Stanford, Apple team up to conduct heart disease study

Source: Xinhua| 2017-12-01 04:42:38|Editor: Mu Xuequan
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SAN FRANCISCO, Nov. 30 (Xinhua) -- U.S. Stanford University announced Thursday that it is cooperating with Apple Inc. to perform a heart study that may help Apple users be alerted about early signs of a heart disease.

Stanford Medicine, a medical arm of Silicon Valley-based Stanford University that is committed to medical education, research and health care, said in a press release that it is working with Apple on the research that uses an Apple Watch app to detect signs that a user may be experiencing abnormal heart rhythms.

The Apple Heart Study app, which was launched by Apple Thursday and available to users in the United States, will use Apple Watch's heart rate sensor to gather data on irregular heart rhythms and notify users who may be experiencing atrial fibrillation (AFib).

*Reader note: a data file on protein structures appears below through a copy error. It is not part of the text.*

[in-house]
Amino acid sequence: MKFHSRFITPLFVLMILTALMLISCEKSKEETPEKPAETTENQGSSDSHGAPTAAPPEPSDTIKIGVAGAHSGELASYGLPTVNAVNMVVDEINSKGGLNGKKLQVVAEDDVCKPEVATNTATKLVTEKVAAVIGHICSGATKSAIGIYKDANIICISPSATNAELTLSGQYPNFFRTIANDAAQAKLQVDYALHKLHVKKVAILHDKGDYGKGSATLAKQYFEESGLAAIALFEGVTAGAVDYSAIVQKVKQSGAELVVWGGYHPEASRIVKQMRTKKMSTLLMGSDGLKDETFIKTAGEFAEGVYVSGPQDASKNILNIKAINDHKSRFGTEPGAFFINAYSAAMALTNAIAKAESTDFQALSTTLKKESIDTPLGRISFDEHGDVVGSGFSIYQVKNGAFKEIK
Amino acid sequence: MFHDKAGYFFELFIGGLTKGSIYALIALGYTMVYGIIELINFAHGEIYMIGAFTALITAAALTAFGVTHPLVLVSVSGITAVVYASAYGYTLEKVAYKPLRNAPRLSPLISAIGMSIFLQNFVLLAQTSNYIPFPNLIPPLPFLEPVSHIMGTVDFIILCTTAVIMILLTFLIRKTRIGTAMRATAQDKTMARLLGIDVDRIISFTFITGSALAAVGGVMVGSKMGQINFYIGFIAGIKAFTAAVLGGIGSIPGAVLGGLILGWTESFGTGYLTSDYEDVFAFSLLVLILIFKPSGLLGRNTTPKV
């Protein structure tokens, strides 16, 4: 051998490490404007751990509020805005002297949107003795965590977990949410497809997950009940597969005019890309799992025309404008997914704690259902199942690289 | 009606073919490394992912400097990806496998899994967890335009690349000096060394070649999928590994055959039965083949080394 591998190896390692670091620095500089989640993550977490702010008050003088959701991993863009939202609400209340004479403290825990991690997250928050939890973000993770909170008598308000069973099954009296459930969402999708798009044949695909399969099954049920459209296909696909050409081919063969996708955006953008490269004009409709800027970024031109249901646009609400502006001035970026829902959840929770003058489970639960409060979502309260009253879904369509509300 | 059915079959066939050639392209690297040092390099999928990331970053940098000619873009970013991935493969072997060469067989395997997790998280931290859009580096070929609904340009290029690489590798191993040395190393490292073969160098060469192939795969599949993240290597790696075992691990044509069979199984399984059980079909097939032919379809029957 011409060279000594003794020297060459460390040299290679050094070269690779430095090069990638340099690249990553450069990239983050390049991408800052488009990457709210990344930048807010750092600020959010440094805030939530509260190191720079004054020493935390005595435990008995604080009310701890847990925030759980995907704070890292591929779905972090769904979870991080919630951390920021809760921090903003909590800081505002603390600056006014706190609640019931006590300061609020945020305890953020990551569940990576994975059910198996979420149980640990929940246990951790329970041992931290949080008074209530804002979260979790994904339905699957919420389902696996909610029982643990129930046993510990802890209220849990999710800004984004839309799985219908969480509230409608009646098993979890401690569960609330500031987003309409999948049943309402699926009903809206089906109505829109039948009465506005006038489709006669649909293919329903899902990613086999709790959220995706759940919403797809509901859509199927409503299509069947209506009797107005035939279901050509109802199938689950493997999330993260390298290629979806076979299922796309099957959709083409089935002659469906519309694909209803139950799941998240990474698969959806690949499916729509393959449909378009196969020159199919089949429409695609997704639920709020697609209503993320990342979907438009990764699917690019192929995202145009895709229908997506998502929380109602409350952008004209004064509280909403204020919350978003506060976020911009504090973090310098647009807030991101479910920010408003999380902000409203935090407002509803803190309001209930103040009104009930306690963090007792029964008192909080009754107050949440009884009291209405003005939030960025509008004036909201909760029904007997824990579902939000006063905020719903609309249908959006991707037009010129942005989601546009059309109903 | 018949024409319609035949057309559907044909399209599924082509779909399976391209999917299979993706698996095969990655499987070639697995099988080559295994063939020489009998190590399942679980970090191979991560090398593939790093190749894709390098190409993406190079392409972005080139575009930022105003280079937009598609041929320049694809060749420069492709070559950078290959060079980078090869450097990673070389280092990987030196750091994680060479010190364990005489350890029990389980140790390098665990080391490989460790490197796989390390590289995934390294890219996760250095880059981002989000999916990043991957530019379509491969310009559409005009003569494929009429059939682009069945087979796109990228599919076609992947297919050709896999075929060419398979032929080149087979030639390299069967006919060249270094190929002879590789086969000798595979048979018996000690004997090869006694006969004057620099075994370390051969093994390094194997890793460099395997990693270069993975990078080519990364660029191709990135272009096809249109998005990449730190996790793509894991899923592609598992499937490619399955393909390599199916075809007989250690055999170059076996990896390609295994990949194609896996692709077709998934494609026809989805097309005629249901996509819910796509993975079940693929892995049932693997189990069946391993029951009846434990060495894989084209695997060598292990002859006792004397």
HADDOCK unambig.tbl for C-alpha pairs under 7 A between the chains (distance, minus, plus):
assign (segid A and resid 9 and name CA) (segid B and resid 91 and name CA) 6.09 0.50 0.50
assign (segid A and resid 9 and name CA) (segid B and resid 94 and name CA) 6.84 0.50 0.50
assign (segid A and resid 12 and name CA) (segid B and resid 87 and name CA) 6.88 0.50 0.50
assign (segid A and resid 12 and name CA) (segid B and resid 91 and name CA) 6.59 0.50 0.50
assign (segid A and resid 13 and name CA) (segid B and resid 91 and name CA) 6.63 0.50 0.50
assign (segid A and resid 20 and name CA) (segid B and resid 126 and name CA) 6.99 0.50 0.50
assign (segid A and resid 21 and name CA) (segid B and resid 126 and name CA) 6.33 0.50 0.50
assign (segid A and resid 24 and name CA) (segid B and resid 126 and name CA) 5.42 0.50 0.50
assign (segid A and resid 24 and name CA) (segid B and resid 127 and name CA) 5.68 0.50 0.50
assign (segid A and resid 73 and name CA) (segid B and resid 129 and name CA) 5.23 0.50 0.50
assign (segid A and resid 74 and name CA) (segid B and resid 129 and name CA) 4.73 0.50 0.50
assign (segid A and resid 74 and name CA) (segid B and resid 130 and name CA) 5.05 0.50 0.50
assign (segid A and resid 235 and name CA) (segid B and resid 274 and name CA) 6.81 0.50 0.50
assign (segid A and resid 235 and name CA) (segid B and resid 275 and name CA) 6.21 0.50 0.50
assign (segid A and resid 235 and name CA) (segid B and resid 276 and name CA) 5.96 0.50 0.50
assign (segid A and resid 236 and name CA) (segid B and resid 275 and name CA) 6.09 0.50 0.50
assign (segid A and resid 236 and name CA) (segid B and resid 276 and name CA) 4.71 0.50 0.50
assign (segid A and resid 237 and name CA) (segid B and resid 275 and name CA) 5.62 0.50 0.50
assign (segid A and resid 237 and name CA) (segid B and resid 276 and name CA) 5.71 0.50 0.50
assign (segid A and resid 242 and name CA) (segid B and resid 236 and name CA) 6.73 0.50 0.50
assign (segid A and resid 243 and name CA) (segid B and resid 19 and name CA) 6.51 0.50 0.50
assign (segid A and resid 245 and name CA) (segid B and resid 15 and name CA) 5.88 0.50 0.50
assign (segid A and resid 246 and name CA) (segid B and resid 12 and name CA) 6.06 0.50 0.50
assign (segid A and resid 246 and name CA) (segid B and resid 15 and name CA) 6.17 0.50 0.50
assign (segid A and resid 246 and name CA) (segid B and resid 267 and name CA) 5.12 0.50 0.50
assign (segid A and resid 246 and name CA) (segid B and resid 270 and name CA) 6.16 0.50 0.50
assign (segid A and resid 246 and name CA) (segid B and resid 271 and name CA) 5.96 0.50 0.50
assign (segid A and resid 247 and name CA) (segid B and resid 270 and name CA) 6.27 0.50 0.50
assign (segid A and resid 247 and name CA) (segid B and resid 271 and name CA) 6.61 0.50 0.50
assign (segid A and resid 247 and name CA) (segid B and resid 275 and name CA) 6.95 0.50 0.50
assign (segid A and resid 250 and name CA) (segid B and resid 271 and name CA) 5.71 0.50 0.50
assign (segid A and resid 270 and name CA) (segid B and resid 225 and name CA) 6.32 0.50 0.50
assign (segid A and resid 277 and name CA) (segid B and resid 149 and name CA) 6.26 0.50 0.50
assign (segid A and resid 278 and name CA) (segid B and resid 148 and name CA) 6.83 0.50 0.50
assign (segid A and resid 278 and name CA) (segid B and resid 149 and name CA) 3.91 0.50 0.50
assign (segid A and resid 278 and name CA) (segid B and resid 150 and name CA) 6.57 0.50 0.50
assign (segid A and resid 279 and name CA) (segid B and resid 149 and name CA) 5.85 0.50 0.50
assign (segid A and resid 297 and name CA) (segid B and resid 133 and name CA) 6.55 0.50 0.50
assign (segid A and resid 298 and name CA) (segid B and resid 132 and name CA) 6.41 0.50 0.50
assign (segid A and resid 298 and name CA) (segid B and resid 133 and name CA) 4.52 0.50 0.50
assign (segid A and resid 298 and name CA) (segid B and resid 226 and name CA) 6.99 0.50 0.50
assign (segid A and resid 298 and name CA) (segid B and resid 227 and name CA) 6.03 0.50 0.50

AFib, the leading cause of stroke, is responsible for approximately 130,000 deaths and 750,000 hospitalizations in the United States every year, Apple said in a press release on Thursday.

"Many people don't experience symptoms, so AFib often goes undiagnosed," it said.

If an irregular heart rhythm is observed, users wearing Apple Watch will receive a notification on the device and iPhone, "a free consultation with a study doctor and an electrocardiograph patch for additional monitoring," Stanford Medicine said.

The sensor in the Apple Watch uses LED lights to measure heart rate and monitor the pattern of the heartbeat.

The in-built sensor also uses "light-sensitive photodiodes" to detect the amount of blood flowing through the wearer's wrist, collecting signals from four separate points.

The watch depends on certain algorithms to isolate heart rhythms from other "noise," thus identifying an irregular heart rhythm.

"Through the Apple Heart Study, Stanford Medicine faculty will explore how technology like Apple Watch's heart-rate sensor can help usher in a new era of proactive health care central to our precision health approach," said Lloyd Minor, dean of the School of Medicine of Stanford University.